Shoemaker-Levy fragments
Hubble Space Telescope image of Shoemaker-Levy Comet in fragments, 17th May 1994 - Image courtesy of NASA


Diagram of Shoemaker-Levy impact with Jupiter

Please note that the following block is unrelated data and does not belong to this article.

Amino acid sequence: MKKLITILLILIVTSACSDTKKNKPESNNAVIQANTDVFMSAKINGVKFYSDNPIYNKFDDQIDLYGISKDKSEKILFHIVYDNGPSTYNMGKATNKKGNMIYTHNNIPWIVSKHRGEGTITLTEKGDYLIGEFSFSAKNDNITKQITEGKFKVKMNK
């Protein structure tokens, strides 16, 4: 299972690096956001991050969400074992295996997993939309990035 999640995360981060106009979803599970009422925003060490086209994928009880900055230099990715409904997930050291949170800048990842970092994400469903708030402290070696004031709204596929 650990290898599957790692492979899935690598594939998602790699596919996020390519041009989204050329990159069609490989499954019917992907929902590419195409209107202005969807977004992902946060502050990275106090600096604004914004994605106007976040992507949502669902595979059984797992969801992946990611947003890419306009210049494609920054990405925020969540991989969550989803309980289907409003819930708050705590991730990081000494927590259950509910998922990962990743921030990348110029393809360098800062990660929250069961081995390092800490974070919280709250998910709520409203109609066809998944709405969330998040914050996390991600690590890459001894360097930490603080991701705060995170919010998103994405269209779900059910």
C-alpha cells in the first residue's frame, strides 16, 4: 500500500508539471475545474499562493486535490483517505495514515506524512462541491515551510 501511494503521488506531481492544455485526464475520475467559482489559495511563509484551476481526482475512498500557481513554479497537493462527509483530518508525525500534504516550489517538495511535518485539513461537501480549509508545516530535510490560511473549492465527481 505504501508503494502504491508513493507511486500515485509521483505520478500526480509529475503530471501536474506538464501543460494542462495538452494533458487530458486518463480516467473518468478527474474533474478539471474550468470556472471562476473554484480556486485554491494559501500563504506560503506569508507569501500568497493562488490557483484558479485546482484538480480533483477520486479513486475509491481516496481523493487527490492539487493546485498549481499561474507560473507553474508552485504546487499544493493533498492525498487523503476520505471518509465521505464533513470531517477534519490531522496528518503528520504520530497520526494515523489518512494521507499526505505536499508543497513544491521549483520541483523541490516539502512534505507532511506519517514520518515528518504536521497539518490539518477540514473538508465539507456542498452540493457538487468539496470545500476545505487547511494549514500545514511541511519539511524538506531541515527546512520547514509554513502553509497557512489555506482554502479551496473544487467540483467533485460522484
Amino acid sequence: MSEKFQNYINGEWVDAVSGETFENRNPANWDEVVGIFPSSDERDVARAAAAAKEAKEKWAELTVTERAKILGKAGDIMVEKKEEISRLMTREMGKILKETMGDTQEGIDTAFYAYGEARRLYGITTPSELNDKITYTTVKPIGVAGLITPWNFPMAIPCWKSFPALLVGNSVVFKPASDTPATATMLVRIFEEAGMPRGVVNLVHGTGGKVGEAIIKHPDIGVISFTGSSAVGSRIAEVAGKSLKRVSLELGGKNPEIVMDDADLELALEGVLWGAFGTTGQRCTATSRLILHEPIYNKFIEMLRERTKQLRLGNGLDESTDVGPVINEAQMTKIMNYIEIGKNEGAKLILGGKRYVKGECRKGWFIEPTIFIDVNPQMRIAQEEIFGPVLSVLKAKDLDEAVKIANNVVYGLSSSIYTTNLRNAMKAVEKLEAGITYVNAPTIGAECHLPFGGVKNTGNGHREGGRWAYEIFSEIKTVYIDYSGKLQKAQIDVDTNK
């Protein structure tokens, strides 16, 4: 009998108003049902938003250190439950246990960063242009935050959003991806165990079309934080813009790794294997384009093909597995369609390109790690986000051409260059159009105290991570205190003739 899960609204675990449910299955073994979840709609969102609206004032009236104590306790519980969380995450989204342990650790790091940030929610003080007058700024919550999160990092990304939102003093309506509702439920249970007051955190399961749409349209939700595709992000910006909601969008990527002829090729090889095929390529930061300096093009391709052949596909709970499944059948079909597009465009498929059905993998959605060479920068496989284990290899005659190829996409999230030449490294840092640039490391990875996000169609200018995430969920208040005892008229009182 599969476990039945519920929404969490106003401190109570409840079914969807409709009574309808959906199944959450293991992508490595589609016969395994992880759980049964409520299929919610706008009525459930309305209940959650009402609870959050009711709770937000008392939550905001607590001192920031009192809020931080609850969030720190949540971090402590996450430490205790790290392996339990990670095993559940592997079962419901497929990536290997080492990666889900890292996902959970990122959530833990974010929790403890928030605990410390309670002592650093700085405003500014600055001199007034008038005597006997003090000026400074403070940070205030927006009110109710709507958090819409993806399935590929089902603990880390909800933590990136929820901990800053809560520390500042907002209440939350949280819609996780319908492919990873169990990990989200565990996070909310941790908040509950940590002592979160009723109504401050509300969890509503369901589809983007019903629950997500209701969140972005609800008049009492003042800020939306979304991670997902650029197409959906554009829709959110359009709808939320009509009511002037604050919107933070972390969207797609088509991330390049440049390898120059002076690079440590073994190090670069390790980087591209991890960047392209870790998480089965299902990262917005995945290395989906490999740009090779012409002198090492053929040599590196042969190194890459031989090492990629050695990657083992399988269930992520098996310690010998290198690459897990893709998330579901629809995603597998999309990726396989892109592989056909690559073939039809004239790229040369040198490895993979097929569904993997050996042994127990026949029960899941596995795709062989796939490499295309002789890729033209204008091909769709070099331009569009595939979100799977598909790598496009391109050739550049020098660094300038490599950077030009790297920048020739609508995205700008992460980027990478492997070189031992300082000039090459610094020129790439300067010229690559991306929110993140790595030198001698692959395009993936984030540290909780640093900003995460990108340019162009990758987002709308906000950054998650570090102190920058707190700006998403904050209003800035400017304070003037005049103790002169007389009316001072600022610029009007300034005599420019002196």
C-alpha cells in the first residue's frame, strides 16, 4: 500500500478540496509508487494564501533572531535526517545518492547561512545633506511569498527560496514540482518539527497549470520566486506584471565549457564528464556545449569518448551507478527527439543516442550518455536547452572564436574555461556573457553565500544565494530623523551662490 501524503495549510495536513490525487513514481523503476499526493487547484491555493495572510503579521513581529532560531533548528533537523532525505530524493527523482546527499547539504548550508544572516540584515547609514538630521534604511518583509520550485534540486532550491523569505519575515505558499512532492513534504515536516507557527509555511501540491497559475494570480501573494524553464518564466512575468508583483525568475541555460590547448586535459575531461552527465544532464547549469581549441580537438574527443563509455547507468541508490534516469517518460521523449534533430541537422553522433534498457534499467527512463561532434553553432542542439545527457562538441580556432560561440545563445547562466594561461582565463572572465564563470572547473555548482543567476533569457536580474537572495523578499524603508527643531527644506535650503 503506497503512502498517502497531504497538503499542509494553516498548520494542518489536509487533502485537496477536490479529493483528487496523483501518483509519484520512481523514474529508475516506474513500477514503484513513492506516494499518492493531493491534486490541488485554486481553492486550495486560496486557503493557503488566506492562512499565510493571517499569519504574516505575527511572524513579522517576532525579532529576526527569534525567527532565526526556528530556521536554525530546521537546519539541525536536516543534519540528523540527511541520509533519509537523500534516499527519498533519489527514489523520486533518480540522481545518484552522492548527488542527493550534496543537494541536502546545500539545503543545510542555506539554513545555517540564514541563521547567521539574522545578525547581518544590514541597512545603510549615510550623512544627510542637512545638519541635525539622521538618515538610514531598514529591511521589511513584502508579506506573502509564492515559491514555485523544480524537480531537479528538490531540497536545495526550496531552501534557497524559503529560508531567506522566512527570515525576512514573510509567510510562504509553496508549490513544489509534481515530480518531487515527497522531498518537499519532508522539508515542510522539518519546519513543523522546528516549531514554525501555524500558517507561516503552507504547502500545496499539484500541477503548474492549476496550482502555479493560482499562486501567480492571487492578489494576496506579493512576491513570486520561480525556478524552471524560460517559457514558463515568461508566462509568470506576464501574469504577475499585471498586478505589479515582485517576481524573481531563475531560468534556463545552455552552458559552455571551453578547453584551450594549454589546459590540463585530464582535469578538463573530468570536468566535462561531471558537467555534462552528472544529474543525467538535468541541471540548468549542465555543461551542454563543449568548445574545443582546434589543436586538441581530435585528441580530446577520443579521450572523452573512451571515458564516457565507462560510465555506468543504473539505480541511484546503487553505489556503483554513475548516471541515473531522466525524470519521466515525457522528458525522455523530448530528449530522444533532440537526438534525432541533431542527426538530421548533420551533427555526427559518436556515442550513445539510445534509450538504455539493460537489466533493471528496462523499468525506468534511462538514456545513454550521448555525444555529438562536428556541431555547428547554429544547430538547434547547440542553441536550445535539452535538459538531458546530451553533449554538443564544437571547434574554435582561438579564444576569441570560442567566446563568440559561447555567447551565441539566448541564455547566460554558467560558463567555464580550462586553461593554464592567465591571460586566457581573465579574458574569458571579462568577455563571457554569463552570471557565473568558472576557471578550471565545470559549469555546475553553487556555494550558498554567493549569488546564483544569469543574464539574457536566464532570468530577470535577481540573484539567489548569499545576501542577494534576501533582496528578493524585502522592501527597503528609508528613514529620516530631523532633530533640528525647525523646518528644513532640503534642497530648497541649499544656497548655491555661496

In July 1994, scientists and space enthusiasts all over the world pointed their telescopes, satellites and big binoculars towards Jupiter. The significance of the collision was that it would be the first time that a collision of major Solar System objects could be witnessed. Would the fragments have any effect on Jupiter's atmosphere or would they simply sink into the planet with nothing more than a flash? On 16th July 1994, the first fragment crashed into Jupiter at a speed of 60 kilometres a second. This collision caused a fireball which reached a temperature of almost 24,000 °C. This temperature was measured by the Galileo probe which was due to arrive at Jupiter in 1996. The impact itself however left a huge dark spot on Jupiter, about half the diameter of Earth. The largest dark spot was caused by an impact on 18th July 1994 which measured about 12,000 kilometres. The amount of energy released from this impact was 750 times more powerful than if all of the nuclear weapons on Earth were used at the same time! Remember, that energy was released by only a small 2 kilometre fragment of a comet, showing how dangerous a comet or meteor impact with Earth would be. The final fragment of the Shoemaker-Levy comet impacted with Jupiter on 22nd July 1994. In total there were 21 impacts. Each of the fragments were named Fragment A (the first to hit Jupiter) to Fragment W (the last impact). The impacts themselves allowed scientists to discover more about the chemical make up within Jupiter as the fragments kind of opened up the upper atmosphere of the cloud tops to reveal what was below it. They discovered sulphur, carbon disulfide, ammonia and hydrogen sulphide within the planet's atmosphere. Some scientists get very excited by chemicals! Scientists believe that Jupiter has a layer of water within its atmosphere. Although water was discovered to be present in Jupiter's atmosphere from the impacts, there wasn't as much as scientists thought there was. This could either be because the fragments didn't go deep enough to the water layer (each fragment would have been destroyed shortly after entering Jupiter's atmosphere) or simply because there isn't as much water there as the scientists thought there was!